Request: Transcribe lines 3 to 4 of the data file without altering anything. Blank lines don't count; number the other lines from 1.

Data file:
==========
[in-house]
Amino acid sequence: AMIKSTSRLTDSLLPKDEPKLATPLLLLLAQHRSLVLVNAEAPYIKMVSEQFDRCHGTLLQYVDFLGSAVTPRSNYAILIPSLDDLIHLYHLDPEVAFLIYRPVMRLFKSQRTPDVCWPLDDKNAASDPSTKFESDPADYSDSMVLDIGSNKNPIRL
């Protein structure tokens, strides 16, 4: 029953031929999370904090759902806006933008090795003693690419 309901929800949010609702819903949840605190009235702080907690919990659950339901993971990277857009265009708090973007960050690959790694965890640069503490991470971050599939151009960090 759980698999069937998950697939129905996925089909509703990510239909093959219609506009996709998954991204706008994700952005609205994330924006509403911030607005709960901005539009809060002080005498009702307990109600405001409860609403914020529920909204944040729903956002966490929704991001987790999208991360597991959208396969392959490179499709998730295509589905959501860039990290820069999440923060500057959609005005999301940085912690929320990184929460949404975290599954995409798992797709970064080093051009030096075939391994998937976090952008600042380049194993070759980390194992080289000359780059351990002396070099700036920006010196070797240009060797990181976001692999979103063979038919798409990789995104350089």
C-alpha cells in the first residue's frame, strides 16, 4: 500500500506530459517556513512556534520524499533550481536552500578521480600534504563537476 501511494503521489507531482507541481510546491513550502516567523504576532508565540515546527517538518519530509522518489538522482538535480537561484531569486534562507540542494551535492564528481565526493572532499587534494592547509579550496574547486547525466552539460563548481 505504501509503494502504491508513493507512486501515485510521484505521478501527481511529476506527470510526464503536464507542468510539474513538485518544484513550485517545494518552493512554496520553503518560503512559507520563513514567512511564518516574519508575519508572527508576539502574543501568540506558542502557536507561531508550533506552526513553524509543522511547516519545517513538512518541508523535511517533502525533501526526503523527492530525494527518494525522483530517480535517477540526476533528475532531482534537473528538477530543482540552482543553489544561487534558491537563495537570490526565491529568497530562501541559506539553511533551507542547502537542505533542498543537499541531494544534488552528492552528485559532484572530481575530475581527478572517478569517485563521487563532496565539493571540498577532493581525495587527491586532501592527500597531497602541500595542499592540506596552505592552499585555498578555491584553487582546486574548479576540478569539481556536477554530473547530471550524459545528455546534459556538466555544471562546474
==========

């Protein structure tokens, strides 16, 4: 029953031929999370904090759902806006933008090795003693690419 309901929800949010609702819903949840605190009235702080907690919990659950339901993971990277857009265009708090973007960050690959790694965890640069503490991470971050599939151009960090 759980698999069937998950697939129905996925089909509703990510239909093959219609506009996709998954991204706008994700952005609205994330924006509403911030607005709960901005539009809060002080005498009702307990109600405001409860609403914020529920909204944040729903956002966490929704991001987790999208991360597991959208396969392959490179499709998730295509589905959501860039990290820069999440923060500057959609005005999301940085912690929320990184929460949404975290599954995409798992797709970064080093051009030096075939391994998937976090952008600042380049194993070759980390194992080289000359780059351990002396070099700036920006010196070797240009060797990181976001692999979103063979038919798409990789995104350089």
C-alpha cells in the first residue's frame, strides 16, 4: 500500500506530459517556513512556534520524499533550481536552500578521480600534504563537476 501511494503521489507531482507541481510546491513550502516567523504576532508565540515546527517538518519530509522518489538522482538535480537561484531569486534562507540542494551535492564528481565526493572532499587534494592547509579550496574547486547525466552539460563548481 505504501509503494502504491508513493507512486501515485510521484505521478501527481511529476506527470510526464503536464507542468510539474513538485518544484513550485517545494518552493512554496520553503518560503512559507520563513514567512511564518516574519508575519508572527508576539502574543501568540506558542502557536507561531508550533506552526513553524509543522511547516519545517513538512518541508523535511517533502525533501526526503523527492530525494527518494525522483530517480535517477540526476533528475532531482534537473528538477530543482540552482543553489544561487534558491537563495537570490526565491529568497530562501541559506539553511533551507542547502537542505533542498543537499541531494544534488552528492552528485559532484572530481575530475581527478572517478569517485563521487563532496565539493571540498577532493581525495587527491586532501592527500597531497602541500595542499592540506596552505592552499585555498578555491584553487582546486574548479576540478569539481556536477554530473547530471550524459545528455546534459556538466555544471562546474